Washington, DC, Metropolitan Area Drug Study (DC*MADS), 1991: Homeless and Transient Population (ICPSR 2346)
Alternate Title: DC*MADS, 1991 (Homeless and Transient)
Principal Investigator(s): United States Department of Health and Human Services. National Institutes of Health. National Institute on Drug Abuse
The DC Metropolitan Area Drug Study (DC*MADS) was conducted in 1991, and included special analyses of homeless and transient populations and of women delivering live births in the DC hospitals. DC*MADS was undertaken to assess the full extent of the drug problem in one metropolitan area. The study was comprised of 16 separate studies that focused on different sub-groups, many of which are typically not included or are underrepresented in household surveys.
The Homeless and Transient Population study examines the prevalence of illicit drug, alcohol, and tobacco use among members of the homeless and transient population aged 12 and older in the Washington, DC, Metropolitan Statistical Area (DC MSA). The sample frame included respondents from shelters, soup kitchens and food banks, major cluster encampments, and literally homeless people. Data from the questionnaires include history of homelessness, living arrangements and population movement, tobacco, drug, and alcohol use, consequences of use, treatment history, illegal behavior and arrest, emergency room treatment and hospital stays, physical and mental health, pregnancy, insurance, employment and finances, and demographics. Drug specific data include age at first use, route of administration, needle use, withdrawal symptoms, polysubstance use, and perceived risk.
The public-use data files in this collection are available for access by the general public. Access does not require affiliation with an ICPSR member institution.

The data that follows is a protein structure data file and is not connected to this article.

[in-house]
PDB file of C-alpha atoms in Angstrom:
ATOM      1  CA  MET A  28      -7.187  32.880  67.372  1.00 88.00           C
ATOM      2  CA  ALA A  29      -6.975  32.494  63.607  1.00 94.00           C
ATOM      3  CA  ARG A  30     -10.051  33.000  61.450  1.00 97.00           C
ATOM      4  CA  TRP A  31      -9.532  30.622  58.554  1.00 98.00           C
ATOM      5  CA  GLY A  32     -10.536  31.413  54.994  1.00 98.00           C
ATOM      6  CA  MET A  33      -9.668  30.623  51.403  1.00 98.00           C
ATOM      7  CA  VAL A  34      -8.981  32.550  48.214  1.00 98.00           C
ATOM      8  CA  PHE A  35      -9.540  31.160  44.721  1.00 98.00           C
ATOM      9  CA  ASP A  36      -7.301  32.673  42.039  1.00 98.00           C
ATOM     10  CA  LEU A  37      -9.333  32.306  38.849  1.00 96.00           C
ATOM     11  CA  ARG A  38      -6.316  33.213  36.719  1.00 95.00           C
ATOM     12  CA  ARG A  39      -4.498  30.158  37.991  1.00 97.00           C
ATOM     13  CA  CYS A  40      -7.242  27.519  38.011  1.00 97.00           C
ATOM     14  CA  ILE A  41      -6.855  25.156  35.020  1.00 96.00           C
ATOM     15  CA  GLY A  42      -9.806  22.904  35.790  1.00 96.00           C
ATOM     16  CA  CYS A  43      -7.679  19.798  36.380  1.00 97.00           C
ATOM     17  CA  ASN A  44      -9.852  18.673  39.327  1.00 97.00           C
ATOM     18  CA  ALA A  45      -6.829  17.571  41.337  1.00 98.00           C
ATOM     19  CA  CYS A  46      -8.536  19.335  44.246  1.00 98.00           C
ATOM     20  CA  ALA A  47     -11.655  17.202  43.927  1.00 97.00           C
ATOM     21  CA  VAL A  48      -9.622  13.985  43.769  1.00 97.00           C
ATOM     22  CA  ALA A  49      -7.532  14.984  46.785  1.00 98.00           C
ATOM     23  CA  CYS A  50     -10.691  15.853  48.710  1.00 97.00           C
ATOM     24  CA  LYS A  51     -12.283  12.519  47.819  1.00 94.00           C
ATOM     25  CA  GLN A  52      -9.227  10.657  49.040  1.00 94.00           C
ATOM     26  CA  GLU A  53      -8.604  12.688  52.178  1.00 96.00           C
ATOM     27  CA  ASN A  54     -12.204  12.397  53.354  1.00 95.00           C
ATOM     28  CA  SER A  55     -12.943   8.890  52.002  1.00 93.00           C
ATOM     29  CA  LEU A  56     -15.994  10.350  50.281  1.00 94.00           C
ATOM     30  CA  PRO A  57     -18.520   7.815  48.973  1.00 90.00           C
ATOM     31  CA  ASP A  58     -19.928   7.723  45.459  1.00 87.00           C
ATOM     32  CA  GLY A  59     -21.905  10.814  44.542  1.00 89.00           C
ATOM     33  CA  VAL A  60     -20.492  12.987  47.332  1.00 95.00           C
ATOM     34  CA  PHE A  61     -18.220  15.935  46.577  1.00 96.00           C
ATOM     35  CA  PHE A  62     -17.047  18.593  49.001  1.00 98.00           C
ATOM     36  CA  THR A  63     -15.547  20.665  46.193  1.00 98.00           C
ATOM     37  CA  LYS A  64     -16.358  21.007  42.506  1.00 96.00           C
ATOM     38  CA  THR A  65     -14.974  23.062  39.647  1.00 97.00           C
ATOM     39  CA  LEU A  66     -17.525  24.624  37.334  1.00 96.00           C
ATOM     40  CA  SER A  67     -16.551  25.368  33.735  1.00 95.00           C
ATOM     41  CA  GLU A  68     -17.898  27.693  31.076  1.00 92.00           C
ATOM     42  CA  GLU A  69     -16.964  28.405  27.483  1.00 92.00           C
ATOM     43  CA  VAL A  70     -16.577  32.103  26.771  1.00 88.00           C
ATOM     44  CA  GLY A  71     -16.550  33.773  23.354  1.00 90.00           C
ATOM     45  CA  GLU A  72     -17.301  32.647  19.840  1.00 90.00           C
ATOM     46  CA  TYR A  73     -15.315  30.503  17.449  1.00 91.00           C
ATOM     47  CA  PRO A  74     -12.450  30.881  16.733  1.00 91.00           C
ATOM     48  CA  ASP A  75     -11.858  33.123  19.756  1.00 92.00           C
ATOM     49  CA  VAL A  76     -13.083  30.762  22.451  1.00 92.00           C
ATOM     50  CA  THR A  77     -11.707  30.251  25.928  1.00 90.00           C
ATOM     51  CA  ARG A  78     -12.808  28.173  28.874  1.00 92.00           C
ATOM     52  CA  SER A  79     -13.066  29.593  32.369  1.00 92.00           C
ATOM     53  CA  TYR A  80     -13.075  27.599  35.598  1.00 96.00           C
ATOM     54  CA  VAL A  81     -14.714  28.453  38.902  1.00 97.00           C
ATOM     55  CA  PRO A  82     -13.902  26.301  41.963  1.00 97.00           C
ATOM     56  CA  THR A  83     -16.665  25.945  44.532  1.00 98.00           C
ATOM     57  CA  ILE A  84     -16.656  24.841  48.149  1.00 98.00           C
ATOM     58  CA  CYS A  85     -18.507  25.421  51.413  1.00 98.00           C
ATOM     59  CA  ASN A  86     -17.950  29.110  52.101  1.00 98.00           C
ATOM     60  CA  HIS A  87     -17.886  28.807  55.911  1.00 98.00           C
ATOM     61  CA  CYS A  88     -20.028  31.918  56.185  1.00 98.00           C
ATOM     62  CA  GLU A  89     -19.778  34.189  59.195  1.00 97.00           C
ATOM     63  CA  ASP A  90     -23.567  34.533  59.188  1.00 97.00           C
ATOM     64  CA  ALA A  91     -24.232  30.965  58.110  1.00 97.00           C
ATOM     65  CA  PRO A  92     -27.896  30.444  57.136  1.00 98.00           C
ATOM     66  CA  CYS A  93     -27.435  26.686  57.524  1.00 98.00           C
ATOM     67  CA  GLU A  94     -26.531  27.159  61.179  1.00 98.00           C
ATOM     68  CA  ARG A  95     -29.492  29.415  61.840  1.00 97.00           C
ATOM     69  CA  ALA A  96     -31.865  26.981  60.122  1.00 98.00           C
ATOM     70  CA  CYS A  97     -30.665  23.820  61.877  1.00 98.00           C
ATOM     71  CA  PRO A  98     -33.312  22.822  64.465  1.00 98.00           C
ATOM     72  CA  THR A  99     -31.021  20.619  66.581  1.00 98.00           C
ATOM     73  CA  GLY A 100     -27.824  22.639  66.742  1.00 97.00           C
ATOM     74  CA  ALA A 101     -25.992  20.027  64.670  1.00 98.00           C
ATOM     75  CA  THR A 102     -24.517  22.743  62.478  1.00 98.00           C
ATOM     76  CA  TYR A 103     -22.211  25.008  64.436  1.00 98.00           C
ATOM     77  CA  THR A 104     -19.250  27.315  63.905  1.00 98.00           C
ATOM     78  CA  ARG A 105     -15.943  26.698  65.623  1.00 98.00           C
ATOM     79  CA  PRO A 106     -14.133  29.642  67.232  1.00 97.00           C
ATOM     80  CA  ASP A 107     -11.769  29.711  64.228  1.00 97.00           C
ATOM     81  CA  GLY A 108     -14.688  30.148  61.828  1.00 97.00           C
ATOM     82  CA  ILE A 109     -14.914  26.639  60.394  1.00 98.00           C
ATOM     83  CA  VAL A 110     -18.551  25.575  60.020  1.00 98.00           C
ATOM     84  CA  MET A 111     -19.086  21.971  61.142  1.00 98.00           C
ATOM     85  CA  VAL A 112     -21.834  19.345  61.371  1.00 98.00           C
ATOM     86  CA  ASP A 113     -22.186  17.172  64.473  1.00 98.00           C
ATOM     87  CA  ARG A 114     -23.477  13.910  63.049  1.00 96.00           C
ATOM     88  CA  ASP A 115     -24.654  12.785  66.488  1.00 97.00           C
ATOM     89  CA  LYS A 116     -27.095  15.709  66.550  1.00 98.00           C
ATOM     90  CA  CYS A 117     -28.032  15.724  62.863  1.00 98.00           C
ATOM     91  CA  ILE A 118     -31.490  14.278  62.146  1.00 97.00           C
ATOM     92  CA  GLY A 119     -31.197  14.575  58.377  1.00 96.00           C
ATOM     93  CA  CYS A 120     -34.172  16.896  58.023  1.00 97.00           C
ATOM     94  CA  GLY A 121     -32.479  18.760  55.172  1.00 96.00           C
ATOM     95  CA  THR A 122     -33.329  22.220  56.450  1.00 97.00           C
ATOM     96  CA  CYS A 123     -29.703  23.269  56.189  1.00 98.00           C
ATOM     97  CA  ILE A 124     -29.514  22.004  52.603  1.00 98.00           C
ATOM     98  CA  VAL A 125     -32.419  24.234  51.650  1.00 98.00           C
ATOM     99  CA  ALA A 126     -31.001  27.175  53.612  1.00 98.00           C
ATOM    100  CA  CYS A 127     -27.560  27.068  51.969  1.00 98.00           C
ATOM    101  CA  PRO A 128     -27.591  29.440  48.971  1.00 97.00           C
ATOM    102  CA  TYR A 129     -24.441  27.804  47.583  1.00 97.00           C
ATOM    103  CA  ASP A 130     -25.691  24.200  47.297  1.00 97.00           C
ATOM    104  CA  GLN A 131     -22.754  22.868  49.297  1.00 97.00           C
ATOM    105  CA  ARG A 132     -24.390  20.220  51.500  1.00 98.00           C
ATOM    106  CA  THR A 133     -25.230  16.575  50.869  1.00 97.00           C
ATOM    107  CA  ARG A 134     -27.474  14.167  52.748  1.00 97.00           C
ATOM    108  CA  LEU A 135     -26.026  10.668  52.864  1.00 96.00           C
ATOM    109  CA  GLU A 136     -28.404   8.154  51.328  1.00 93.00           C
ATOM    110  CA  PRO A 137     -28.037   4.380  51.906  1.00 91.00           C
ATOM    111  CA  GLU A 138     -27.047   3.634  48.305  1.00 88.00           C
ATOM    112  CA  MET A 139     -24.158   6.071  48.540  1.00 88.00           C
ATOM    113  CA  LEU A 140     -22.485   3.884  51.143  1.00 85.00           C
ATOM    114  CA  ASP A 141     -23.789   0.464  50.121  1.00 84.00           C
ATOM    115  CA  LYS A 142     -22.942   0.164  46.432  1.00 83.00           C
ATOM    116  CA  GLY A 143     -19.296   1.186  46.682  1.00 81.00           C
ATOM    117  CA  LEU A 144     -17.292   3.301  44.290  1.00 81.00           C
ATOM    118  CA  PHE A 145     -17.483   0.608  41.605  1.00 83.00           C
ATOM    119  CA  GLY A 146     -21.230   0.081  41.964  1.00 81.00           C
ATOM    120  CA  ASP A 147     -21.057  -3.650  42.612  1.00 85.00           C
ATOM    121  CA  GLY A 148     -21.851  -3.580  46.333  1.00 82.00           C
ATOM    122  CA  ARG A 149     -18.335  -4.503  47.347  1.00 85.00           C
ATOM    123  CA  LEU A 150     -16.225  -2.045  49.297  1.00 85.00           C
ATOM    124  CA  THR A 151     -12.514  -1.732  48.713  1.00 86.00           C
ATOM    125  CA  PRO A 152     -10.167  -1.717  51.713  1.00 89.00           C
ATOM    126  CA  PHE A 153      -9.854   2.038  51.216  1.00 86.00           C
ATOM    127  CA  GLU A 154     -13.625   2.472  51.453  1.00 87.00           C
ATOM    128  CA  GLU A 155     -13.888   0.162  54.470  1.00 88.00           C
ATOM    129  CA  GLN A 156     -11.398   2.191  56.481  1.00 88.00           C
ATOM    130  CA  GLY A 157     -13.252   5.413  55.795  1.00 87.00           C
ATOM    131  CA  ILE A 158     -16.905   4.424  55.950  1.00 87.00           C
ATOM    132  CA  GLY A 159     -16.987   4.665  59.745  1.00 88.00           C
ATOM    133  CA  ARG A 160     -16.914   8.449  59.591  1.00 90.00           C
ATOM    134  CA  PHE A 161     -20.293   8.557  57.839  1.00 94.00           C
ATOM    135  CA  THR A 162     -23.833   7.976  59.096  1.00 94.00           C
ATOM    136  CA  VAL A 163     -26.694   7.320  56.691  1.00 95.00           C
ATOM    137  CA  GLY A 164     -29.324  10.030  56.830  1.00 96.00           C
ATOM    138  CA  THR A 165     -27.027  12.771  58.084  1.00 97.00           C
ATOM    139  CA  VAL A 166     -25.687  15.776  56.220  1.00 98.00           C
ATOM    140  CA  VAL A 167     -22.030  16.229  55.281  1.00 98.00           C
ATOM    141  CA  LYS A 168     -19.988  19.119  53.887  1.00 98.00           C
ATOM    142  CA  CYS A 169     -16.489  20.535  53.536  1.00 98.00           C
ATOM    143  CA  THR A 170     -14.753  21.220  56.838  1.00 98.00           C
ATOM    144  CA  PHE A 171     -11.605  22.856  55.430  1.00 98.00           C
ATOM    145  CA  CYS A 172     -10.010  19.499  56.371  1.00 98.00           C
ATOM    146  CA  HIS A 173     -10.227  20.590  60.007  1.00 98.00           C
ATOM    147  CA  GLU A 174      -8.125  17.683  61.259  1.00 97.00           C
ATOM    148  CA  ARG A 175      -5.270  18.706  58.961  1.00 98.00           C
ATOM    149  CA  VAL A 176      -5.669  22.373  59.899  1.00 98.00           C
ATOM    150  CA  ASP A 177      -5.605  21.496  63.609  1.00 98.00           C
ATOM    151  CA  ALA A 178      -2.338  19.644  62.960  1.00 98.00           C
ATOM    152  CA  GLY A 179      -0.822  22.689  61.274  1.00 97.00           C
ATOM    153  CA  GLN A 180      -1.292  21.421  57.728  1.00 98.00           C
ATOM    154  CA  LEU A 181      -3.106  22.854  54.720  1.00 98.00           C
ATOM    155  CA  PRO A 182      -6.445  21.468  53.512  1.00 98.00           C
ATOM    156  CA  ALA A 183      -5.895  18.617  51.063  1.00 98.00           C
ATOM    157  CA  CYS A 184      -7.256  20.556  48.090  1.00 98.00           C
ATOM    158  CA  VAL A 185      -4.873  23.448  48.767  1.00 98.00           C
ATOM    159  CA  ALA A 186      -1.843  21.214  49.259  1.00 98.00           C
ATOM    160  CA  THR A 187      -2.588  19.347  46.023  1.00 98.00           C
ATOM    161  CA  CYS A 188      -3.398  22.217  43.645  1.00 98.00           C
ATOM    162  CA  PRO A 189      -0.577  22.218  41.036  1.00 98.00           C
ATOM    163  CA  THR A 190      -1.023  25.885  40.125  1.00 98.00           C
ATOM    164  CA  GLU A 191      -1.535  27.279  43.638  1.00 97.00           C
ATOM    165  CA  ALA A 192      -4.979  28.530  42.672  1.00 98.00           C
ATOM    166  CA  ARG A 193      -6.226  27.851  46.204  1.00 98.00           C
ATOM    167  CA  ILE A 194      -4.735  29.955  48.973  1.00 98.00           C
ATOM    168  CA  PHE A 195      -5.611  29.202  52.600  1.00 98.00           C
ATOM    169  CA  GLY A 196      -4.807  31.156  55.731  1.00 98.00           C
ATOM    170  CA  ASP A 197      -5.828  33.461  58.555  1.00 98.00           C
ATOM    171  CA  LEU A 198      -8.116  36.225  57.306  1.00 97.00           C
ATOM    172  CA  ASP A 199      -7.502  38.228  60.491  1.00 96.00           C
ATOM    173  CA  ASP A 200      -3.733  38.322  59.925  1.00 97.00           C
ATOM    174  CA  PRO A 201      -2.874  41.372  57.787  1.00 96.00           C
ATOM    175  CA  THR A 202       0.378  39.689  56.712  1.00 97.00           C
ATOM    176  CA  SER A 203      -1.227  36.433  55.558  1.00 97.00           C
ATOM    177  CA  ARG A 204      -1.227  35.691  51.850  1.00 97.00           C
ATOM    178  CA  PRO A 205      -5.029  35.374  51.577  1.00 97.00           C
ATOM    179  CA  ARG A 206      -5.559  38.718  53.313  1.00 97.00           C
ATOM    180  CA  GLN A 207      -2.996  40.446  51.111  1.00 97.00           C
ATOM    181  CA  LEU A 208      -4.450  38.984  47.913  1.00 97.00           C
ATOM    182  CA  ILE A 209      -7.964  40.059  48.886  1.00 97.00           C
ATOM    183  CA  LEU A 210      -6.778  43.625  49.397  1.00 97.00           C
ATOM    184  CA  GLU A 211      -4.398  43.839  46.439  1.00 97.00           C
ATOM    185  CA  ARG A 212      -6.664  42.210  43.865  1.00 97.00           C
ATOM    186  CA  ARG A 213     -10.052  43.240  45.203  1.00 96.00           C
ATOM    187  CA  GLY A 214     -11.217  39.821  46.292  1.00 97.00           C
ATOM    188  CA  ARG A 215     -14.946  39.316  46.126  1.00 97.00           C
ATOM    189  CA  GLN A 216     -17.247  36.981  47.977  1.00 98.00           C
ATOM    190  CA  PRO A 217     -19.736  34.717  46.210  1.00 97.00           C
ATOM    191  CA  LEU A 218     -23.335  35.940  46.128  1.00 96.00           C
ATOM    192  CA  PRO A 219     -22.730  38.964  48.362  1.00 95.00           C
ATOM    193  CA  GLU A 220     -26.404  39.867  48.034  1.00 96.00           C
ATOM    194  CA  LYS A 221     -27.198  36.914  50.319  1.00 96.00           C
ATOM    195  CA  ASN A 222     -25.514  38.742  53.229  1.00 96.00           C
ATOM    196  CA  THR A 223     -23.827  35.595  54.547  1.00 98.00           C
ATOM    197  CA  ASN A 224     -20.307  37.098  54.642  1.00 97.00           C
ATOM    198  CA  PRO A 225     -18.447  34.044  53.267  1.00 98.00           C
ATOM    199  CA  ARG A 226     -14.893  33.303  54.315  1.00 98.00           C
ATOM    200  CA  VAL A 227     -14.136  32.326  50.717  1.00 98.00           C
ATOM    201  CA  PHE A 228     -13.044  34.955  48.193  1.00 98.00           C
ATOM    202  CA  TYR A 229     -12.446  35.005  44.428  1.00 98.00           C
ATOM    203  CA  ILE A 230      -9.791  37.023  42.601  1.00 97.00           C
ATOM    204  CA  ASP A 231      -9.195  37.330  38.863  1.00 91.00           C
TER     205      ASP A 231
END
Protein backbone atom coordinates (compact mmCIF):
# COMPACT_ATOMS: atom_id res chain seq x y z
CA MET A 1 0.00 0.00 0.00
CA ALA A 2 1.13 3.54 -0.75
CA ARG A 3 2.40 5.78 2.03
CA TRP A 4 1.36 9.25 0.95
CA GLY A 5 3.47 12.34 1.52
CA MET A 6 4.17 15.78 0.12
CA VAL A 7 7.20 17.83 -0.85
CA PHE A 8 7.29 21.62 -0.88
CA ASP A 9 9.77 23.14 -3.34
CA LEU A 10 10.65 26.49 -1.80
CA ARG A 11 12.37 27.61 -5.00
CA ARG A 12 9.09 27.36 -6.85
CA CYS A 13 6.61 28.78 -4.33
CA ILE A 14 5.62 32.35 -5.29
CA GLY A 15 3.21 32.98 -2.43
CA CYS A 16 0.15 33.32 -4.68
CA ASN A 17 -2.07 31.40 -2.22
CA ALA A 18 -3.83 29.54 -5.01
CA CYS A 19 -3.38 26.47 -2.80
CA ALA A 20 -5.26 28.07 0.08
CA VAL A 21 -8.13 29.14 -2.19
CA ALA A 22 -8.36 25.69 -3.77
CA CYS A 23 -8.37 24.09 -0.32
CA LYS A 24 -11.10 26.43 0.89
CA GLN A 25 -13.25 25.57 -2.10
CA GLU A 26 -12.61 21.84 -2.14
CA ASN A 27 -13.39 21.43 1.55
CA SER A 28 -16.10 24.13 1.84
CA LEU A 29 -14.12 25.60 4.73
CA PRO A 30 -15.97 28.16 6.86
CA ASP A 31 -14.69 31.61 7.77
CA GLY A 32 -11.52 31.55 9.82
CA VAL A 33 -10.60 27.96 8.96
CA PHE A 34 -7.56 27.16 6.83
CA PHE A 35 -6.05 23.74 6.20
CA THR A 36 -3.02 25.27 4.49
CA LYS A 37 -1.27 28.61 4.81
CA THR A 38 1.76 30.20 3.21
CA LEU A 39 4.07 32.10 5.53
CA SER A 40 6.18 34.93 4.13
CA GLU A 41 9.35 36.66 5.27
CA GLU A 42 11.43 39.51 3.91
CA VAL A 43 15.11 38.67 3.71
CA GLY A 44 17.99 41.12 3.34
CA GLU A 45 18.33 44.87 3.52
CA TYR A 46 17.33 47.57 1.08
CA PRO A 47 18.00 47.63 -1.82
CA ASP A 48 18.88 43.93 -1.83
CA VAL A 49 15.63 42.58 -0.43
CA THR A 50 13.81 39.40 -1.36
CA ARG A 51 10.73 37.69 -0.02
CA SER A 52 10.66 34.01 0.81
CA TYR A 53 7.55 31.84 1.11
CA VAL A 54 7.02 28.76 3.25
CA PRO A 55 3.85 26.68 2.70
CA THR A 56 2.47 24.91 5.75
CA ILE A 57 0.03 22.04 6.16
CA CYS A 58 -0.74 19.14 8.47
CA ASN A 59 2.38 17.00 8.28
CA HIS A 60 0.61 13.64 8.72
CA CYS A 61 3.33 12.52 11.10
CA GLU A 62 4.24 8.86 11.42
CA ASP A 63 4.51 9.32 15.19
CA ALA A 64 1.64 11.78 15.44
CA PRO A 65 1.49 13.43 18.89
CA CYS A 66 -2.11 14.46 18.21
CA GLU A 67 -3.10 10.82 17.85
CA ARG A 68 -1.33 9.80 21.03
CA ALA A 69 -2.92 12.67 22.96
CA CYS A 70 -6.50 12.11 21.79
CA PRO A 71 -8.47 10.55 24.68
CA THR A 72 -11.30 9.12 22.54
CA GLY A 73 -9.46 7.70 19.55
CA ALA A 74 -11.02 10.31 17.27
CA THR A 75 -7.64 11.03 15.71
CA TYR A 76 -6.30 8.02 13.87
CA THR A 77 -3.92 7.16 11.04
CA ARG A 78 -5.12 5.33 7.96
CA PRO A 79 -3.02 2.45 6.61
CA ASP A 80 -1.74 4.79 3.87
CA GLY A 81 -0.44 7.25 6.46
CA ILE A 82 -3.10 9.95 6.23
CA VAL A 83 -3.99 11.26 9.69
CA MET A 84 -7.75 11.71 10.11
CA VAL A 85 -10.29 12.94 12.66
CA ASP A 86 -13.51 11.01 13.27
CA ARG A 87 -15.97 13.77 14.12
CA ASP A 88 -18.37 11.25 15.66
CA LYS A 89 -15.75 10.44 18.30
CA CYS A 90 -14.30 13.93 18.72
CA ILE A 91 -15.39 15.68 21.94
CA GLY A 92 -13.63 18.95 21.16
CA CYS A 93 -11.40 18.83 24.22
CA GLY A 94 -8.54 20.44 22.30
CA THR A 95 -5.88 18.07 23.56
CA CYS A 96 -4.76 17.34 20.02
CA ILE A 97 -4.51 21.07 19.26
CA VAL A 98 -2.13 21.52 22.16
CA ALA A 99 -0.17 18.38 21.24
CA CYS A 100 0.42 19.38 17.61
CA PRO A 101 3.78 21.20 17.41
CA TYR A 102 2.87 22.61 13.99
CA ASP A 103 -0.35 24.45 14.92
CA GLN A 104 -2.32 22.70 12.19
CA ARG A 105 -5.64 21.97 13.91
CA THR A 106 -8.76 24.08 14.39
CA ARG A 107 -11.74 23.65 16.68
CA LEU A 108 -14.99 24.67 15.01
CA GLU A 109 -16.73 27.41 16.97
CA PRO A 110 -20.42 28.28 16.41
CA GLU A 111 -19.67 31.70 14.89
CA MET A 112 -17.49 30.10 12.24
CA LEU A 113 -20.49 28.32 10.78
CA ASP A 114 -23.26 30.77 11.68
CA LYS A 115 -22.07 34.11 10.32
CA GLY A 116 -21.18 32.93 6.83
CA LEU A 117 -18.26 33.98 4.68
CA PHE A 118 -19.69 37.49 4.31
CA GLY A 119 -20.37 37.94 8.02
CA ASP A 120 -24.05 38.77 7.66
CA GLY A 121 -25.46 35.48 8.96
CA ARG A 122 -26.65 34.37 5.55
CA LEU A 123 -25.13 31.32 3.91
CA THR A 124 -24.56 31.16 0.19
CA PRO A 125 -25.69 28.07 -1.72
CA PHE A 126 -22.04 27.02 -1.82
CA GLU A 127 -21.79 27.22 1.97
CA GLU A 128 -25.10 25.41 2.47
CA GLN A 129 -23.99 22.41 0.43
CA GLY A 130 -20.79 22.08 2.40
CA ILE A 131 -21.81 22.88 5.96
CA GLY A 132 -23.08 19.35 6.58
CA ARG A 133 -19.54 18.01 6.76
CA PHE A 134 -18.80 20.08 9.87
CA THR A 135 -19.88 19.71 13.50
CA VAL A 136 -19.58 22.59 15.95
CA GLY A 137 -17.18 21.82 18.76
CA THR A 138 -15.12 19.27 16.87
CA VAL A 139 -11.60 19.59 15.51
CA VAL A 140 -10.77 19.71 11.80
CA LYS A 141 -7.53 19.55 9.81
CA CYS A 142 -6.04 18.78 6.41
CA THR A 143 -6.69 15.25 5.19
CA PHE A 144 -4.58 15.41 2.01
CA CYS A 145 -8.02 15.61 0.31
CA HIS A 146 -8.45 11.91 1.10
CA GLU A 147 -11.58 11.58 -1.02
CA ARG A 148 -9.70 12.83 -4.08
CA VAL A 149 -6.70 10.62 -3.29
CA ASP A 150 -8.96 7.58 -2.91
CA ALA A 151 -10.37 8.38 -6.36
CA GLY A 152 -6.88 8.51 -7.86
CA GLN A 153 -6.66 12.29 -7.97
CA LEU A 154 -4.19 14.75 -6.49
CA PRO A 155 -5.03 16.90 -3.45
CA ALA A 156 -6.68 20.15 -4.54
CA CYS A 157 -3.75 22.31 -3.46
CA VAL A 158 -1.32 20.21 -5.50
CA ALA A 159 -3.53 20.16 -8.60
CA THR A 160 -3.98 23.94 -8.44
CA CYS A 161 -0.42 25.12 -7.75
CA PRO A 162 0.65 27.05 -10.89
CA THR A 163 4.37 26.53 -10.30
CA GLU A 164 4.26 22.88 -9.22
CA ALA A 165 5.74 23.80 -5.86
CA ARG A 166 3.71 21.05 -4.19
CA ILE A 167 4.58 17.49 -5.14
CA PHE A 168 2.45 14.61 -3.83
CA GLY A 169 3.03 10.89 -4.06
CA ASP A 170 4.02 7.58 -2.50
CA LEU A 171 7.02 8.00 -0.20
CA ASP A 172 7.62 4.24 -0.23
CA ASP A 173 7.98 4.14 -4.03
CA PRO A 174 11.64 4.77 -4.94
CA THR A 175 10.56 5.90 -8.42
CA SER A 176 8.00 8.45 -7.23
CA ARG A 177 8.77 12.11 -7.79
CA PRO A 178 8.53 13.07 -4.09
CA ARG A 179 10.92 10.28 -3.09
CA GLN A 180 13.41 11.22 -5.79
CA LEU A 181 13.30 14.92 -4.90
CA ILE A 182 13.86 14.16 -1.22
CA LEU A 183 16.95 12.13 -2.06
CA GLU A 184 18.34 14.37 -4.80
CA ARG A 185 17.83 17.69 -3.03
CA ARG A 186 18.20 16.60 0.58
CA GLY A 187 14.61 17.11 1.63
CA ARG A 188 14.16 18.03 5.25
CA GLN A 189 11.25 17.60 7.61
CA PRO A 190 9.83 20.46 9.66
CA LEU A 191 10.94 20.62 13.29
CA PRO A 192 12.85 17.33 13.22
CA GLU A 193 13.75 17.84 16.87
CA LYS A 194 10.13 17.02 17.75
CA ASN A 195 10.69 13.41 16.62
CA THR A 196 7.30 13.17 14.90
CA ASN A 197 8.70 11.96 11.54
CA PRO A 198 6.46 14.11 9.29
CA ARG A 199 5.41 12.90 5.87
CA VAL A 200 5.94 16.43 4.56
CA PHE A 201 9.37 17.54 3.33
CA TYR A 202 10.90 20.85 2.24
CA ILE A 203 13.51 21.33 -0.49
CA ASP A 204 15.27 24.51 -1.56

United States Department of Health and Human Services. National Institutes of Health. National Institute on Drug Abuse. Washington, DC, Metropolitan Area Drug Study (DC*MADS), 1991: Homeless and Transient Population. ICPSR02346-v2. Ann Arbor, MI: Inter-university Consortium for Political and Social Research [distributor], 2008-07-24. http://doi.org/10.3886/ICPSR02346.v2
Persistent URL: http://doi.org/10.3886/ICPSR02346.v2
This study was funded by:
- United States Department of Health and Human Services. National Institutes of Health. National Institute on Drug Abuse
Scope of Study
Subject Terms: arrests, cocaine, crack cocaine, demographic characteristics, drug abuse, drug related crimes, drug use, drugs, employment, hallucinogens, health insurance, heroin, homeless persons, inhalants, living arrangements, marijuana, mental health, mental health treatment, methamphetamines, physical health, population characteristics, pregnancy, prescription drugs, sedatives, smoking, stimulants, substance abuse treatment, urban population, substance abuse treatment, urban population
Geographic Coverage: United States
Date of Collection:
Unit of Observation: individual
Universe: Persons aged 12 and older in the DC MSA who were either literally homeless or at imminent risk of becoming homeless, including persons who spent the previous night in an emergency shelter, in a nondomicile (e.g., vacant building, city park, car, or on the street) or who were using soup kitchens or emergency food banks.